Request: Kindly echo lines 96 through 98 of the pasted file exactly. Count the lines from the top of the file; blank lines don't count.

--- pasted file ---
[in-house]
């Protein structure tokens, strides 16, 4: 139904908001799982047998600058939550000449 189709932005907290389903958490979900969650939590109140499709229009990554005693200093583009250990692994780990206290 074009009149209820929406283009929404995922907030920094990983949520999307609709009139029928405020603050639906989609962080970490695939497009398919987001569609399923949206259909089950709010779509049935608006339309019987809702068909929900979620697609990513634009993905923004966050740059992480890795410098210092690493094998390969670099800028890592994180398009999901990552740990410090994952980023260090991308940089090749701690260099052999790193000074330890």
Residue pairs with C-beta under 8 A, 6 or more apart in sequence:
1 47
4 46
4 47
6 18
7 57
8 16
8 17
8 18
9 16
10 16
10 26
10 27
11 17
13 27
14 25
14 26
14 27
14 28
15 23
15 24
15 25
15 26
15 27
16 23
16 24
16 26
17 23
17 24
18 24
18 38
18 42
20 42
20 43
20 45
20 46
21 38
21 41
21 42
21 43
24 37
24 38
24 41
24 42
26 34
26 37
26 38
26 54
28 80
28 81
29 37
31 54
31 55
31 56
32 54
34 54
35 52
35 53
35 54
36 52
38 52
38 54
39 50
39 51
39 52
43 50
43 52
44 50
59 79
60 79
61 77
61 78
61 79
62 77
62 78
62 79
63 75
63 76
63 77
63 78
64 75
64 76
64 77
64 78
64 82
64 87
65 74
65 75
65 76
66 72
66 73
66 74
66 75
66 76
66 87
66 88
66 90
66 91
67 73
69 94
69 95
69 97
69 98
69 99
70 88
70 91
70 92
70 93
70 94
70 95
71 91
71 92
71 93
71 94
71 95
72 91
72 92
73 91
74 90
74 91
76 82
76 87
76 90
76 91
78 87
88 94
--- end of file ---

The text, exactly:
66 76
66 87
66 88